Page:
If you're shopping around for a projector, it's easy to get lost in the sea of specs that companies throw at you. While the importance of many features will vary depending on the type of user you are, there are a few details that you should always pay close attention to.
Although projector descriptions will often boast of the different types of resolutions the devices can display, the one you should pay attention to the most carefully is the native resolution. This is the true resolution capability of the projector. While a projector with a VGA native resolution may be able to display an SXGA picture, the conversion process that it brings the image through can sometimes have a negative effect on the quality of what's displayed.
In short: It's a lot easier for a projector with a high native resolution to display a picture with a low native resolution than it is the other way around.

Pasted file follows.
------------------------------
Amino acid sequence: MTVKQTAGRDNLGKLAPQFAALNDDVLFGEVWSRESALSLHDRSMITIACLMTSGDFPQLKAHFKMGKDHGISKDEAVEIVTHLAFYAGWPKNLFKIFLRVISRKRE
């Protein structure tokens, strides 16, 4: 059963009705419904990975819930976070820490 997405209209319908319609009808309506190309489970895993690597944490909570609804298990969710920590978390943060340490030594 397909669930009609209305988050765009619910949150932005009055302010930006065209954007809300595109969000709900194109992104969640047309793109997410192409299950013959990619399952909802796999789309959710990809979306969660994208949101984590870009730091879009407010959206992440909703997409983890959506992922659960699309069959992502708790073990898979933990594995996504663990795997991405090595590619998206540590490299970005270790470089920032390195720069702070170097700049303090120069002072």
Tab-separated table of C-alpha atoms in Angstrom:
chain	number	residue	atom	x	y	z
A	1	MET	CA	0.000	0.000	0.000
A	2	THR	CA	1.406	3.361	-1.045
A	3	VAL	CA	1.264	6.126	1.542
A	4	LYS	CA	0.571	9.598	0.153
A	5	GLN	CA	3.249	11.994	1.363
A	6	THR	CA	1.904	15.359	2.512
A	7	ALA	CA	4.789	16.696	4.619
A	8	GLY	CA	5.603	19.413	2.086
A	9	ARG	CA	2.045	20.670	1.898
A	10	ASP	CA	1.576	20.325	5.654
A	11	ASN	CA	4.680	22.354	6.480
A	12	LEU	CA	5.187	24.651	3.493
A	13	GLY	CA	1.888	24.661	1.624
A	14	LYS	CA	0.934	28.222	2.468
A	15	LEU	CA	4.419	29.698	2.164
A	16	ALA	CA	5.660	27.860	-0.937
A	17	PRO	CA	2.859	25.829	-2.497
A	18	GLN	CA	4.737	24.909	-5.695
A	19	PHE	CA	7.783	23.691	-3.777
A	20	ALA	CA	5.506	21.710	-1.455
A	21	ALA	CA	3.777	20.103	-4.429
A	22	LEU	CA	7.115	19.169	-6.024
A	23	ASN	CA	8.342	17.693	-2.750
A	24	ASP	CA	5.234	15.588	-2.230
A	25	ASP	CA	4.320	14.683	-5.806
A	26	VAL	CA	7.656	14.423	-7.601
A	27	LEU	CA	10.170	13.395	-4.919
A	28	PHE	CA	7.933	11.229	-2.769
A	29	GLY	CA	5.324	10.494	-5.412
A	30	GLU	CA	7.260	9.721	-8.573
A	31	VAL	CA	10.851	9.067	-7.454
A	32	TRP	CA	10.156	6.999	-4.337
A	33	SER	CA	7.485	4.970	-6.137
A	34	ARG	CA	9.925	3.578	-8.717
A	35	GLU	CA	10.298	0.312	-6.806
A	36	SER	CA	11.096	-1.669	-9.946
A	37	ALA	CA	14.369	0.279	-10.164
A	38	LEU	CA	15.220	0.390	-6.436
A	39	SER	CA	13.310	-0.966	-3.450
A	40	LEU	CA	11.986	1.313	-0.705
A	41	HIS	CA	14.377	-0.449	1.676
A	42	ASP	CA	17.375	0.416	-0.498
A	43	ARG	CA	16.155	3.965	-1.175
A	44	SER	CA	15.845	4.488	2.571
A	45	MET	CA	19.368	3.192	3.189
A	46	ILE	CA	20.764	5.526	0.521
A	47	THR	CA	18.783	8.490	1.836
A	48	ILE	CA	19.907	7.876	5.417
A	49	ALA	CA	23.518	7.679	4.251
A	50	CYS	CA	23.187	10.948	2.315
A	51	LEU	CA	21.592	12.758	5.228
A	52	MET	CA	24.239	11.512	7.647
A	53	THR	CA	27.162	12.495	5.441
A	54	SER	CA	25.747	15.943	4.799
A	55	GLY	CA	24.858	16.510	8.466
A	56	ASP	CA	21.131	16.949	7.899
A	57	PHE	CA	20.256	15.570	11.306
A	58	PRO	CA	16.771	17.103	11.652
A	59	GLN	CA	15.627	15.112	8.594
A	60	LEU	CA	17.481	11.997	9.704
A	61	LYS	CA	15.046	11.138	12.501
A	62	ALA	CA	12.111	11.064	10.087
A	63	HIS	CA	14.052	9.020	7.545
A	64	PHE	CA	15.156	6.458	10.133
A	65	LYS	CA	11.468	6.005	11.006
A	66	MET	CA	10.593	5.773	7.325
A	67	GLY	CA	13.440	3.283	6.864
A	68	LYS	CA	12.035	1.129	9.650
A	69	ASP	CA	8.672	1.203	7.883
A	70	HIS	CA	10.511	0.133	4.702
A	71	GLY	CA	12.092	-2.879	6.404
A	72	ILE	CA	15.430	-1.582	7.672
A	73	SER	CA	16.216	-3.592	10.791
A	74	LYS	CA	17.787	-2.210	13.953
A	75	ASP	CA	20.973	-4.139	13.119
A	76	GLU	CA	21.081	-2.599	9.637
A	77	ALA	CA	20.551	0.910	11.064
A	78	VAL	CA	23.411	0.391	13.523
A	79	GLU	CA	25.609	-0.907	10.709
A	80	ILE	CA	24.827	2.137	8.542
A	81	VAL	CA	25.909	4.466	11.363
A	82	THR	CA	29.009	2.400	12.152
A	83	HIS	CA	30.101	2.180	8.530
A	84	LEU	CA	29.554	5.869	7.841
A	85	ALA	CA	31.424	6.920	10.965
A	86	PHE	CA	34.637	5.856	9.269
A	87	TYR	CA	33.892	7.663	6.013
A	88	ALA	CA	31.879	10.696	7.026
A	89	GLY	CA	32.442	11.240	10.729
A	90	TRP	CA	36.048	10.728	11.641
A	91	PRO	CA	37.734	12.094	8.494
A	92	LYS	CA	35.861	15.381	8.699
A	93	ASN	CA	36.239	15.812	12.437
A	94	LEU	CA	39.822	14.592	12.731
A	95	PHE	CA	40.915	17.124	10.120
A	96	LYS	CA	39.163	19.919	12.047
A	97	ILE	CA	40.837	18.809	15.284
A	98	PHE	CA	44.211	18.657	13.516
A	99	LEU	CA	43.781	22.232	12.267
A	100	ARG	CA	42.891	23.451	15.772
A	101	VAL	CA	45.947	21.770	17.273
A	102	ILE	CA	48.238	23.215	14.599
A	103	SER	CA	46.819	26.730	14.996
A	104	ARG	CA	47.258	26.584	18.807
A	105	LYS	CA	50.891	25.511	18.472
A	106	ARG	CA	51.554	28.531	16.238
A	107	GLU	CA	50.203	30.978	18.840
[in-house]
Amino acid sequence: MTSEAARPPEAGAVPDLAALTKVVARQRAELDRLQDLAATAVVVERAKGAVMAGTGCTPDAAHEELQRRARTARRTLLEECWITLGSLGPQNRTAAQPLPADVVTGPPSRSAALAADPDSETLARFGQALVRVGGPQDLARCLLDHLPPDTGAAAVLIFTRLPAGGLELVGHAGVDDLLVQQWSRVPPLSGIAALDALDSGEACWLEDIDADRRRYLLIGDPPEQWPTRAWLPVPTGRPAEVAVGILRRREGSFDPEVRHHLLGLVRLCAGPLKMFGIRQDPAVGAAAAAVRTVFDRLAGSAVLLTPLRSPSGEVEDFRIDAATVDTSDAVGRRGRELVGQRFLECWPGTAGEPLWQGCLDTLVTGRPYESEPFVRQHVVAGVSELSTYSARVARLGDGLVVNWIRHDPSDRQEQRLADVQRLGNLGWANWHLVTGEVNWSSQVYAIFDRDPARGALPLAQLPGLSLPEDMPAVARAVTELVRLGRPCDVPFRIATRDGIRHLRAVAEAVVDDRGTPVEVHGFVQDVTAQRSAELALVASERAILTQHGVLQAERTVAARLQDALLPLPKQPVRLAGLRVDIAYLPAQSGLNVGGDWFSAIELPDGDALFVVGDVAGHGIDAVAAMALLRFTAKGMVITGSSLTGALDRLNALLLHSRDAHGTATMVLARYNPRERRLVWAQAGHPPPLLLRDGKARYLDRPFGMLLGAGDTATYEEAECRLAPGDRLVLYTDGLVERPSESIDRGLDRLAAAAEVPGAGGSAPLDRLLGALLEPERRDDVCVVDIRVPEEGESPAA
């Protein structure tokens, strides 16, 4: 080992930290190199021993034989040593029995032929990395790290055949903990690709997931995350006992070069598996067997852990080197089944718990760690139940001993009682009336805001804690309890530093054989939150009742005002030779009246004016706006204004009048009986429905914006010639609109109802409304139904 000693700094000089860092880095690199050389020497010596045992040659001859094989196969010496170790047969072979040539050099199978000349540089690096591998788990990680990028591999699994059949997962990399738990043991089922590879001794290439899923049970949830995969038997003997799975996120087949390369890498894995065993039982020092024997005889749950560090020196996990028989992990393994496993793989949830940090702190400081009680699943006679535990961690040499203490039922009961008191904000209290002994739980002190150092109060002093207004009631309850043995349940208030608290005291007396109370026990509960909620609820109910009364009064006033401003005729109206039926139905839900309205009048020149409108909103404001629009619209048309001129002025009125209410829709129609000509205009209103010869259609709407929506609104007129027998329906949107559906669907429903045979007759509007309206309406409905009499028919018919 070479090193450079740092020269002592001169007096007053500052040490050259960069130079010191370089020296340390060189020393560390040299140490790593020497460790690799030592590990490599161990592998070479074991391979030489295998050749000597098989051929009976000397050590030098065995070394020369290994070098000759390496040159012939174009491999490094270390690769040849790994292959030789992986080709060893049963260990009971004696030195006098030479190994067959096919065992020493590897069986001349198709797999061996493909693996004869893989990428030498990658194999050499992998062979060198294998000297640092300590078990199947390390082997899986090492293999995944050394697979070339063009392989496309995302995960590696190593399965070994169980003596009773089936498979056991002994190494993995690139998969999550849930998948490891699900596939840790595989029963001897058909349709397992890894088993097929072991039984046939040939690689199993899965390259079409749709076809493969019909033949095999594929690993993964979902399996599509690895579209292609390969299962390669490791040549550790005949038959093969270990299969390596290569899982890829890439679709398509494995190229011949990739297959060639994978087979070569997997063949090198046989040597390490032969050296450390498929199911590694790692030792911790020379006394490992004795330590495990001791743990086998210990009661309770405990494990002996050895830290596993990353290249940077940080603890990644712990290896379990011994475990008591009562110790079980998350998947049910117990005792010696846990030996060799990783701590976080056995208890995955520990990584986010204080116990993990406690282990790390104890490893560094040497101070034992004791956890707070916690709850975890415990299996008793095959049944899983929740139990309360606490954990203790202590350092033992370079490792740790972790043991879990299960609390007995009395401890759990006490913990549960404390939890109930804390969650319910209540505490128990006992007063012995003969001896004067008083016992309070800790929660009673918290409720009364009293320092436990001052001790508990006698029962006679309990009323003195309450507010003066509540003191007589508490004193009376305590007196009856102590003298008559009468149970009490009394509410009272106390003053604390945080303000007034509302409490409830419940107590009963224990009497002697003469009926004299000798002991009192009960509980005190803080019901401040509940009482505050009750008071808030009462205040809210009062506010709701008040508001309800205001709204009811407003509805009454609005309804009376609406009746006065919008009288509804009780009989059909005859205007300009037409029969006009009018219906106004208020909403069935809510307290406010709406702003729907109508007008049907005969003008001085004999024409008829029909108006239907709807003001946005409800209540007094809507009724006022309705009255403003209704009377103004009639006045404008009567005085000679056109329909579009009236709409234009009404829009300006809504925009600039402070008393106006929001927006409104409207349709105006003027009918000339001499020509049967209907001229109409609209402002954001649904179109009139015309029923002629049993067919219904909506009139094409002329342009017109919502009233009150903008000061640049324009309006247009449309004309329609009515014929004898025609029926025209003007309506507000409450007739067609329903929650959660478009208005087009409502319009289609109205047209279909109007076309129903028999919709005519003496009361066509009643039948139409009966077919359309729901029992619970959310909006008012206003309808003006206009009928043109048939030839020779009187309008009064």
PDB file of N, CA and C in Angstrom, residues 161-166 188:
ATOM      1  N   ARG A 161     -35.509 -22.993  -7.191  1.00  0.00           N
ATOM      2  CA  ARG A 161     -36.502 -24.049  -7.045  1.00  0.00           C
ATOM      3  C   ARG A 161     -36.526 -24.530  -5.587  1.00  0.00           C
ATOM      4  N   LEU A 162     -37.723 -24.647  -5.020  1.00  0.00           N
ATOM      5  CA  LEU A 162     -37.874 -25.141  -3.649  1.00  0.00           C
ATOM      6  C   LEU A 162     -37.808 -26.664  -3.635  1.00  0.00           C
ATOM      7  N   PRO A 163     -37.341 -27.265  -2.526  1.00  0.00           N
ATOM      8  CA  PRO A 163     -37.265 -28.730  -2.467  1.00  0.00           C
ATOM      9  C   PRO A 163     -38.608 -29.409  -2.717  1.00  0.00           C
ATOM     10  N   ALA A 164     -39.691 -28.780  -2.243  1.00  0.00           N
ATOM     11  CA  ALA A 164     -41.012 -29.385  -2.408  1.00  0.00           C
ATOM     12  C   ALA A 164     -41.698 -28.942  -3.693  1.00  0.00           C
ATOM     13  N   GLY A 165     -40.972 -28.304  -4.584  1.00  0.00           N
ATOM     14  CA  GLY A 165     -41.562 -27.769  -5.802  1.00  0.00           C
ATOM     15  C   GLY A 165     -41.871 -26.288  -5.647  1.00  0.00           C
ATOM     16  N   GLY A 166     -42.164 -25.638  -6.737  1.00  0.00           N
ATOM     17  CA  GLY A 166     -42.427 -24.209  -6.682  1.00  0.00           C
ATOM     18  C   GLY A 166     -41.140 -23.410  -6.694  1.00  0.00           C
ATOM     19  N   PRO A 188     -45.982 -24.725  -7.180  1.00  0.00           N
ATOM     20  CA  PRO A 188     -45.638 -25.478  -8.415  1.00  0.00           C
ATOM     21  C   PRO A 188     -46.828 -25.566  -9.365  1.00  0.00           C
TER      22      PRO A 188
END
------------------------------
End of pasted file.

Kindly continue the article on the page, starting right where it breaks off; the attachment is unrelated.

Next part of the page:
Projector Central goes into more detail about this issue.
Lumens or Brightness
The number of lumens a projector can display will give an indication on how bright it is, and it will also provide some insight into its lamp life. A projector with a high lumen count will take a greater toll on its lamp, and you could end up replacing your lamp far sooner than you would for a projector with a lower lumen count.
The number of lumens you require in a projector will vary depending on how large you want your image to be displayed, and the amount of lighting you will have in the room. The Projector People have a very handy chart to determine how many lumens you require.
Many projectors come with built-in speakers that are capable of filling a room with sound, while others will barely register a tinny echo over the noise of the fan. How much volume you require will again depend on your environment, but you can also verify if the projector has the capability to connect to an external audio source. Pico projectors, for example, often require an external audio source.